No wonder that a worthier Nobel Peace Laureate, Archbishop Tutu of South Africa, has denounced the preposterous award to the three EU monkeys for the travesty it makes of the Nobel prizes.

    A further irony is that the Norwegians themselves, ignoring the advice of their elite, have sturdily demonstrated their sense and independence and twice voted in referenda to steer well clear of the whole disastrous EU enterprise, and that ordinary Norwegians greeted the arrival in Oslo of the three EU Magi with torchlit protests.

    Not that this will prevent them carrying their prize in triumph back to Brussels where it will be housed in their latest white elephant vanity project--a House of European History costing $100 million which will bear as much resemblance to the real course of European history as the moon does to green cheese.

    The greatest irony of all, however, is that the EU is currently presiding over social unrest and dislocation unprecedented in post-war European history, caused by its catastrophic imposition of a common currency on wildly differing European economies.

    Let the Magi enjoy their brief moment of Norwegian euphoria--they are in for a rude awakening.

    JE comments: I posted the "clowns" and "monkeys" verbatim, although I prefer more tact in my epithets.

    Can we turn the conversation to the new House of European History?  According to Wikipedia, it's due to open in 2014, but the project is cloaked in controversy, not the least of which is the vast amount of money it's consuming in these austere times.  Is the museum going to whitewash Europe's painful past in a quest for "unity"?  Perhaps Gilbert Doctorow and Angel Viñas, our colleagues in Brussels, will send their thoughts.


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    • Monkey See, Monkey... (Nigel Jones, -UK 12/11/12 6:00 AM)
      Just to explain the "monkeys" gibe in my post of 10 December, which made JE squeamish.

      I meant this of course in the "see no evil, hear no evil, speak no evil" sense rather than the merely simian sense. The EU three represent a tiny Euro elite disastrously out of synch with the 500 million EU citizens. Youth unemployment figures in the eurozone are truly horrific--ranging from 58% in Greece to 25% in France. Only the Germans appear happy with the current state of things--and even they are becoming a little uneasy.

      JE comments: How can a nation with 58% youth unemployment avoid total meltdown? Meanwhile, after just one year in power, "Super Mario" Monti has announced plans to step down as Italy's PM. In a truly bizarre turn of events, this may prepare the stage for Berlusconi's return.  Did I mention that this is truly bizarre?

      Roy Domenico does excellent analyses of Italian politics. Roy, your thoughts?

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      • Brain Drain in Spain (Henry Levin, USA 12/12/12 1:51 AM)

        In response to Nigel Jones (11 December), the great sadness of the European situation is that the best who have
        access to contacts and resources and have valuable degrees in
        engineering and technical subjects are leaving for other countries.
        In Spain we know of many who have left for Germany, US, UK or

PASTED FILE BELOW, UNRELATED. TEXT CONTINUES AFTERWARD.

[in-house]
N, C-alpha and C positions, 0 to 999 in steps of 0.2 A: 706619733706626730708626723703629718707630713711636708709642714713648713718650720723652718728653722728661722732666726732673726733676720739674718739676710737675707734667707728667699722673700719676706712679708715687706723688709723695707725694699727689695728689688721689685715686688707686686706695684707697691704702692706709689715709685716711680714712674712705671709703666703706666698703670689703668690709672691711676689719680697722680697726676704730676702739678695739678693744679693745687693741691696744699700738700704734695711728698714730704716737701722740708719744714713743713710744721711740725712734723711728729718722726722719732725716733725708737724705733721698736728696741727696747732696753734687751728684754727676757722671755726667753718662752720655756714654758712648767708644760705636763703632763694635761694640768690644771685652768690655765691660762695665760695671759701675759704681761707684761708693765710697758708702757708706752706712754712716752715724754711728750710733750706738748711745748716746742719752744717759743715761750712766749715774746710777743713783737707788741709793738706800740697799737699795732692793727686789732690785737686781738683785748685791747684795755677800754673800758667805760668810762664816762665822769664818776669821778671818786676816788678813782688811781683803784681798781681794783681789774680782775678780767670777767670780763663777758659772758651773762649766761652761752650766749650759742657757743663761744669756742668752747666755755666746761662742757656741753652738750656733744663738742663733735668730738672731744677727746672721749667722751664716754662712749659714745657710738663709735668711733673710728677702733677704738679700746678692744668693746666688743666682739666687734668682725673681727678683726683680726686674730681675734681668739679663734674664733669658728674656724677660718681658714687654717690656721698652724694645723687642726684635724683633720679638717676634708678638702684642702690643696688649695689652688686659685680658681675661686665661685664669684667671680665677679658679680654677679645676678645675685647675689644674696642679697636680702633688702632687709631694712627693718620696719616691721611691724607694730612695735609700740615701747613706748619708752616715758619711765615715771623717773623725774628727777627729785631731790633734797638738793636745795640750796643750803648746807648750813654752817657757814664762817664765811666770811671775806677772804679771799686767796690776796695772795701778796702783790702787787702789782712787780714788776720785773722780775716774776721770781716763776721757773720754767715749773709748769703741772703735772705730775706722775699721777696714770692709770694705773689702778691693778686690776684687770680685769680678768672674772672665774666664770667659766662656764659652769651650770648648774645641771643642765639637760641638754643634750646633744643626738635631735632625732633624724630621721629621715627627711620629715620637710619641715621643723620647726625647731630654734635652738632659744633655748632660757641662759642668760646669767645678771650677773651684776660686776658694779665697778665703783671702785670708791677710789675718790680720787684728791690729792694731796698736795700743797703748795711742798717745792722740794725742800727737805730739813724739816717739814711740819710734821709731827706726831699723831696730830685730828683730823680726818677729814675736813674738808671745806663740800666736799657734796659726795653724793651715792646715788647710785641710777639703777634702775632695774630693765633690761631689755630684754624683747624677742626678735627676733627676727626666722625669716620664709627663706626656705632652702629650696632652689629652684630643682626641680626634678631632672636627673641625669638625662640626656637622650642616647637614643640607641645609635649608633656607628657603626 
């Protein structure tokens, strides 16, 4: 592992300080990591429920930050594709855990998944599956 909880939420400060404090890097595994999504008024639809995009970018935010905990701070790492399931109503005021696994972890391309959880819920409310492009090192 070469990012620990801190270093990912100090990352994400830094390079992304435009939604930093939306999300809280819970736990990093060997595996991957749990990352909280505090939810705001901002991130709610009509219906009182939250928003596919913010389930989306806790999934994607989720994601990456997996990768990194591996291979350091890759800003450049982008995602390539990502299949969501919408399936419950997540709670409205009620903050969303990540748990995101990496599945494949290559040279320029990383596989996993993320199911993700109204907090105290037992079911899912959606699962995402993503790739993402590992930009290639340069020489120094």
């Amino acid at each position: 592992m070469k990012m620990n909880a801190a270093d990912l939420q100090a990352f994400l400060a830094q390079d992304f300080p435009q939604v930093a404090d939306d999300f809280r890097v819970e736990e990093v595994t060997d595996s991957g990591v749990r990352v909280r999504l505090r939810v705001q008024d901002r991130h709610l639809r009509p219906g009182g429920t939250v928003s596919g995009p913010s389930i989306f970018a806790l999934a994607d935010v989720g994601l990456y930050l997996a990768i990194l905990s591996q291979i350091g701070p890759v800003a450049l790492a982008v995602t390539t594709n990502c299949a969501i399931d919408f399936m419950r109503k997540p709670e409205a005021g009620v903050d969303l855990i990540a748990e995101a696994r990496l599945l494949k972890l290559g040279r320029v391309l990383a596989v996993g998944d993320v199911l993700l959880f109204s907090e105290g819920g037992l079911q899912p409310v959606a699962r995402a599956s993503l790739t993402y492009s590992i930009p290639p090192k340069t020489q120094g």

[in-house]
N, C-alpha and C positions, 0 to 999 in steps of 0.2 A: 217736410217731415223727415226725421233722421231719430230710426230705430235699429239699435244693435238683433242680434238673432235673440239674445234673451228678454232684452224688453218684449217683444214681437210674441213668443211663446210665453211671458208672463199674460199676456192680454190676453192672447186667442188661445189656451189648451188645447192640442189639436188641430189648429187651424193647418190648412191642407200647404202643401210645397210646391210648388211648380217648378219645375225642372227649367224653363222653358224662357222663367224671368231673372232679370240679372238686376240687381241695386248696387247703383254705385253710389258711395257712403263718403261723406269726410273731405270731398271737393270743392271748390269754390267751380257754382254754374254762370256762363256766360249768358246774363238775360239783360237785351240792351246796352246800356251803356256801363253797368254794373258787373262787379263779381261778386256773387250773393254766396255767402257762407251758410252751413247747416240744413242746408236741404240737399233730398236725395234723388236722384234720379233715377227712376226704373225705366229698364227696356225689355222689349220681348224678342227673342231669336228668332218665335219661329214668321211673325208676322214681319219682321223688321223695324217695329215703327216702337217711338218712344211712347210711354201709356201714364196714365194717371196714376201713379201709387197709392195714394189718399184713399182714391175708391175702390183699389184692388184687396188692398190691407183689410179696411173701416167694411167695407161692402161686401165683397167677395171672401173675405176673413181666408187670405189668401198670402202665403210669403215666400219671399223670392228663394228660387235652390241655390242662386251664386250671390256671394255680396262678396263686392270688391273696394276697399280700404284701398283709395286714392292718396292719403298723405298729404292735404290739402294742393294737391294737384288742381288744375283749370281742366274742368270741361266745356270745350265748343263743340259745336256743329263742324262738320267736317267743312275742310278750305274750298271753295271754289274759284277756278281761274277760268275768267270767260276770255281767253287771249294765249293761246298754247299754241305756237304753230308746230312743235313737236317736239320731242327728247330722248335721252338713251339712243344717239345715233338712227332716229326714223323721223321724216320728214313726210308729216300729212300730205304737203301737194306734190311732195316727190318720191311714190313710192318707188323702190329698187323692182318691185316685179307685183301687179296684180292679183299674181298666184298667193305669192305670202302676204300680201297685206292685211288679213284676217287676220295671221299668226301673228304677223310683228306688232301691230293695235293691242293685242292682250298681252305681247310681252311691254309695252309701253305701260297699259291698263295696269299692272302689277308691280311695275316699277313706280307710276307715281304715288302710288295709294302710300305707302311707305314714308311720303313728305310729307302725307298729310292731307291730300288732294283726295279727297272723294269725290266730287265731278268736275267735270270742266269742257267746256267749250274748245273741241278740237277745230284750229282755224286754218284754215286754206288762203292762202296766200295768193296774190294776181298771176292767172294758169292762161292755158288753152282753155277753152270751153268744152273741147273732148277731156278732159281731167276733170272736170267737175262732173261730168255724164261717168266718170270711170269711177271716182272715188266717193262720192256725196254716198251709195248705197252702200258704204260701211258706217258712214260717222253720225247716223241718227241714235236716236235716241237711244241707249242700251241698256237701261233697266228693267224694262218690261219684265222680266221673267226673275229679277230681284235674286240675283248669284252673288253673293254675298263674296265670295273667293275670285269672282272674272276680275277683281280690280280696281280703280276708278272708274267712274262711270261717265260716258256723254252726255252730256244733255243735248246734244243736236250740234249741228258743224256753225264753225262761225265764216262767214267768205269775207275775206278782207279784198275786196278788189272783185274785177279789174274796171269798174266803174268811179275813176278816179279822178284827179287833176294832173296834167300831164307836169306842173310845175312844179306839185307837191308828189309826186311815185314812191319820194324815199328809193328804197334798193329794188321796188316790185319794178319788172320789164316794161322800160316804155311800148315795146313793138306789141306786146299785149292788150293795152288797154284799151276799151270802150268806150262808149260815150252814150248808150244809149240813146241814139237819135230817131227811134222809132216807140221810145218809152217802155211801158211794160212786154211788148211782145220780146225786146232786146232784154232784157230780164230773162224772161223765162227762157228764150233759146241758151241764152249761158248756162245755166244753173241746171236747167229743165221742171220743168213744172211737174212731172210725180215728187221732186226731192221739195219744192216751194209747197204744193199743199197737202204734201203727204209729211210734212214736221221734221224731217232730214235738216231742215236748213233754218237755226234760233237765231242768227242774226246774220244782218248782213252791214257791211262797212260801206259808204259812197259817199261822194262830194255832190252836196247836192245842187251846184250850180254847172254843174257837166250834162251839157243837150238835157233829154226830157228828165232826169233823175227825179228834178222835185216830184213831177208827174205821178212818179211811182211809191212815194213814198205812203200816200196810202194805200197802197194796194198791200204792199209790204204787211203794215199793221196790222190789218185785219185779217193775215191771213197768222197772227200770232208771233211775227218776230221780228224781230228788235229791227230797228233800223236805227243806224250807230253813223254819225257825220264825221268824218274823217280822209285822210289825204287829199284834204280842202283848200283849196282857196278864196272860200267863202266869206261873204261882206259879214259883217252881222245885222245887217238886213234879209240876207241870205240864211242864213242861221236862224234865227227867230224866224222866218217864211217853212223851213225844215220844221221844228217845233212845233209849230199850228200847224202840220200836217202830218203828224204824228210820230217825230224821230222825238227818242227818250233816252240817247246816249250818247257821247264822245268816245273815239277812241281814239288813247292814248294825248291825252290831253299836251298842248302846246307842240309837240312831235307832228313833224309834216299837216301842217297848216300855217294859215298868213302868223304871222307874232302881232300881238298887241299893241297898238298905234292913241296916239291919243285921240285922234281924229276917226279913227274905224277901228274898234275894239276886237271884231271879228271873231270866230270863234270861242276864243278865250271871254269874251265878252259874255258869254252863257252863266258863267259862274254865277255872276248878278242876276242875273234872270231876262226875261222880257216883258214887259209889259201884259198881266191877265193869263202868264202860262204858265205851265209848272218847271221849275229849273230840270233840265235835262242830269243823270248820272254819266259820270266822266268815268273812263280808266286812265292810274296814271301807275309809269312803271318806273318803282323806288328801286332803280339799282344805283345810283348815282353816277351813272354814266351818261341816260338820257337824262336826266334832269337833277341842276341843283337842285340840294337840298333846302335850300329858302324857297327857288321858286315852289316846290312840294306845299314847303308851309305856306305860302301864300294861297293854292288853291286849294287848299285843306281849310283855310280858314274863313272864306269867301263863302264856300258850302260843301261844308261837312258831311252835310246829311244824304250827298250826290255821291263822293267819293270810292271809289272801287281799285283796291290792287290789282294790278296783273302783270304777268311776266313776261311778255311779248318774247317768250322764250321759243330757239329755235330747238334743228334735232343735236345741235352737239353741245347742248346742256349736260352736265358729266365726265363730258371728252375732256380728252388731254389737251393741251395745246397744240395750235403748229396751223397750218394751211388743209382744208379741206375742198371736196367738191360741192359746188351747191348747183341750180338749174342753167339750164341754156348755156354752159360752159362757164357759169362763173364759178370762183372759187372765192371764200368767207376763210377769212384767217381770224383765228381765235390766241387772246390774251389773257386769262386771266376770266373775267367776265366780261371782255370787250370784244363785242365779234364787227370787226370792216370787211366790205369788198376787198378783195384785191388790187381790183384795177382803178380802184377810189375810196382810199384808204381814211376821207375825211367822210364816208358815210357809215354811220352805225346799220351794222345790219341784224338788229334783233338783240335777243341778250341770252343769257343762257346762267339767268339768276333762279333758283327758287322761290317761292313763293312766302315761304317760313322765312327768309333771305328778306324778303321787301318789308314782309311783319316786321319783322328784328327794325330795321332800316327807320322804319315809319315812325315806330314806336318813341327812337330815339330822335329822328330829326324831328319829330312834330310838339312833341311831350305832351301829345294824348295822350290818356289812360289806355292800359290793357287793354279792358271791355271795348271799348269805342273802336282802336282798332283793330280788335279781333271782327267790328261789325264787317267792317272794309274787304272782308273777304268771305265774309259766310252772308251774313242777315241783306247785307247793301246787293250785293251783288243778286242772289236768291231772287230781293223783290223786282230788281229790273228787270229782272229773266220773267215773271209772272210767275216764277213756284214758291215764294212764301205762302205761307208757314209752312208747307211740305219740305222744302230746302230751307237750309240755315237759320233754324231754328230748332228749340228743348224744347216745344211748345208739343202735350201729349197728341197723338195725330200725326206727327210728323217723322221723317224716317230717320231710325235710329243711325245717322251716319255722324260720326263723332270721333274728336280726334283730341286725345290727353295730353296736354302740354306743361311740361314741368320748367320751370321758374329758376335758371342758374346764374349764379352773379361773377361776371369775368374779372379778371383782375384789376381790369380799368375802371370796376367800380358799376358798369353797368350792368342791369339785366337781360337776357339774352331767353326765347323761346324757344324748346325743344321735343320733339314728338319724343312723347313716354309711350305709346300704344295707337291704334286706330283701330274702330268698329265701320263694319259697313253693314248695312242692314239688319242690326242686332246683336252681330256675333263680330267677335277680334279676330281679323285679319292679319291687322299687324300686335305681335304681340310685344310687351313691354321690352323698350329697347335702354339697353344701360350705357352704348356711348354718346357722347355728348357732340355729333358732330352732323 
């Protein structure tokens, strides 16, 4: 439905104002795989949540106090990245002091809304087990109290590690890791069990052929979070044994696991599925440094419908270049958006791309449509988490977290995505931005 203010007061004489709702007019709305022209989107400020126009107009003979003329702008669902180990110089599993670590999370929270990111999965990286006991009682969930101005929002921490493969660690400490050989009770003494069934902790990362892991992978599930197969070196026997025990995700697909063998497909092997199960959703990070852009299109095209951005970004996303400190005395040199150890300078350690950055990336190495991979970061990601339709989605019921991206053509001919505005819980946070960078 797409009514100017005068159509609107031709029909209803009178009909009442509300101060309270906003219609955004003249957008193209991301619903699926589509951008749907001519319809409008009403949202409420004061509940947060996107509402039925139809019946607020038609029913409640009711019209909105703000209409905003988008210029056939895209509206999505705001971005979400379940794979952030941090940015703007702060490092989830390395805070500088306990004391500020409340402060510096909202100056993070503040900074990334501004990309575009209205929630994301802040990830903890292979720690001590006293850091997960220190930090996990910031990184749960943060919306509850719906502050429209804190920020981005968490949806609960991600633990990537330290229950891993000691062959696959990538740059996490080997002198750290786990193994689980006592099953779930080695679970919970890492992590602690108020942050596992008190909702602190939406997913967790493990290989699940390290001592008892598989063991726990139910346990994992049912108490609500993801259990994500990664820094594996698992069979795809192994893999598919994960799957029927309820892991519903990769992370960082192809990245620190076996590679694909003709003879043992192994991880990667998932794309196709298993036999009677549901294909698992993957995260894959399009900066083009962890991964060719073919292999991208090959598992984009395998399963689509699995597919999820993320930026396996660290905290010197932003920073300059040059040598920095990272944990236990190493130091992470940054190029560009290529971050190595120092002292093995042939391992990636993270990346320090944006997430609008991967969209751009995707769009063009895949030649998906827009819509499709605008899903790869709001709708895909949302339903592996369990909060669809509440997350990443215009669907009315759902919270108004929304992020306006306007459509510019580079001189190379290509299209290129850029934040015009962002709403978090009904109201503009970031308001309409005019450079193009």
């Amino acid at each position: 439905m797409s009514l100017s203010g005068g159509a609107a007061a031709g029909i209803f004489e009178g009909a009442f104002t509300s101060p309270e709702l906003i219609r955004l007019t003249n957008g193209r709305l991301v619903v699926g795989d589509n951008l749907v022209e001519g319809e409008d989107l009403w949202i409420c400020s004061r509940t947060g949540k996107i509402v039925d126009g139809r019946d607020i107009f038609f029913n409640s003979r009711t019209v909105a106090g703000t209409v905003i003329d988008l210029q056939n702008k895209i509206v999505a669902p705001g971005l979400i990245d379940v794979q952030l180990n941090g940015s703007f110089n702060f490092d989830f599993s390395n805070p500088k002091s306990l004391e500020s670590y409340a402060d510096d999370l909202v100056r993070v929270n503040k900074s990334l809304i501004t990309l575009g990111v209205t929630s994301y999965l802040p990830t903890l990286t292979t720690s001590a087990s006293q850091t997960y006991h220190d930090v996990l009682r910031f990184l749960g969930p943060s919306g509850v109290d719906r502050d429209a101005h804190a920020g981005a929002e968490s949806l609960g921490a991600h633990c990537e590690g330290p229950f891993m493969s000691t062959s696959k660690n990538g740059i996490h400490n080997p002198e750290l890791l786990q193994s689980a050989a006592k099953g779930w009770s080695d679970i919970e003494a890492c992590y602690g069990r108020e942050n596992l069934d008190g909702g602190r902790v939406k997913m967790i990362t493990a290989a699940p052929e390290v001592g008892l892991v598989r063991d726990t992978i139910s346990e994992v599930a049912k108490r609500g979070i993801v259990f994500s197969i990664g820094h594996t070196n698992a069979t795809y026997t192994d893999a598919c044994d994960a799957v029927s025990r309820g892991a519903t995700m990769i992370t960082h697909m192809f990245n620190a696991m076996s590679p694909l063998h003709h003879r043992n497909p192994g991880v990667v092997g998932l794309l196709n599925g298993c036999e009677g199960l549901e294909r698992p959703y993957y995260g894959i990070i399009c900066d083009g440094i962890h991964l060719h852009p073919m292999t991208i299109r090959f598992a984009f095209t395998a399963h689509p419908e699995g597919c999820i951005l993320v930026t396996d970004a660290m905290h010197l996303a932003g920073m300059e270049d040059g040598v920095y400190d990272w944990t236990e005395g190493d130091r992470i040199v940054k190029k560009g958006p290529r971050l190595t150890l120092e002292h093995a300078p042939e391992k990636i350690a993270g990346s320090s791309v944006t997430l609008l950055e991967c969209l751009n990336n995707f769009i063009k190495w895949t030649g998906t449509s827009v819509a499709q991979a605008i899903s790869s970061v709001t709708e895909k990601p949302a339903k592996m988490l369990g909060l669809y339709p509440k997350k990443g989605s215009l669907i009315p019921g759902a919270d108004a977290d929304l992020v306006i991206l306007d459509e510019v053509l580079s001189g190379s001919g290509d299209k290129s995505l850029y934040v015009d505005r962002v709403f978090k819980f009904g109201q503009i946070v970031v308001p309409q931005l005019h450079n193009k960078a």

Australia, with or without necessary documentation. If they are in
        technical fields and have good connections, they will have employment
        or consulting opportunities (off the books) in these countries. Some
        are even showing up in China, as we have found in our current stay in Beijing.

        These countries are losing their most talented youth. Worse yet,
        youth are losing their dream and are becoming cynical about the norms
        and expectations of their societies. We will spend the spring and
        summer in France and Spain, and may try to do some interviews that we
        will summarize and send to WAIS.

        JE comments:  Brain drain is a poignant example of the "death spiral" phenomenon I outlined on 9 December.  Henry Levin will be able to answer this question:  what kind of studies have been done on the effects of brain drain on GDP?

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        • Brain Drain and GDP (Henry Levin, USA 12/13/12 7:05 AM)

          In response to JE's question of 12 December, at one time the emigration of educated labor was called brain drain
          from sending countries, and brain gain for receiving ones. Now the
          distinction is less clear. The reason is that:

          1- Immigrants send remittances to their families and countries which
          become important sources of investment and improvement of living
          conditions which support enhanced nutrition and education of the next
          generation. At least 8 countries receive more than 20 percent of
          their GDP from such remittances.

          2- Many immigrants gain more education in the US and command of
          English, which enable them to get technical jobs or go into business.
          Now there is increasing return flow of many of these former immigrants
          to their home countries, particularly China and India, where they are
          even more successful than in the US.

          3- Obviously, this is not true for all countries, some of which which lose huge
          proportions of their college-educated to education with few returnees.
          At least 10 countries lose 2/3 or more of their college-educated to

          Data for 2010 compiled by the World Bank can be found at:


          JE comments: My thanks to Henry Levin for this informative response.